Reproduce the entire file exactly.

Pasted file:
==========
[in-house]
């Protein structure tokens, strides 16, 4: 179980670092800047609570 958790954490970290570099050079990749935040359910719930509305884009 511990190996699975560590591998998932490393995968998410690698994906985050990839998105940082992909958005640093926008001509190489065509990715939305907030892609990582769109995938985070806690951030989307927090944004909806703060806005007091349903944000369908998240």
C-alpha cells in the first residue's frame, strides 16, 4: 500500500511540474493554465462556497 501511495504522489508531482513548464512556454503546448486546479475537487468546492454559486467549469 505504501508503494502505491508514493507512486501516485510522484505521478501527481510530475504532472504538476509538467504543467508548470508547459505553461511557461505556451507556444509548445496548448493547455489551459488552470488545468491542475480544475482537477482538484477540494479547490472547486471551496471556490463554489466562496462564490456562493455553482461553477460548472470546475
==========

[in-house]
């Protein structure tokens, strides 16, 4: 179980670092800047609570 958790954490970290570099050079990749935040359910719930509305884009 511990190996699975560590591998998932490393995968998410690698994906985050990839998105940082992909958005640093926008001509190489065509990715939305907030892609990582769109995938985070806690951030989307927090944004909806703060806005007091349903944000369908998240």
C-alpha cells in the first residue's frame, strides 16, 4: 500500500511540474493554465462556497 501511495504522489508531482513548464512556454503546448486546479475537487468546492454559486467549469 505504501508503494502505491508514493507512486501516485510522484505521478501527481510530475504532472504538476509538467504543467508548470508547459505553461511557461505556451507556444509548445496548448493547455489551459488552470488545468491542475480544475482537477482538484477540494479547490472547486471551496471556490463554489466562496462564490456562493455553482461553477460548472470546475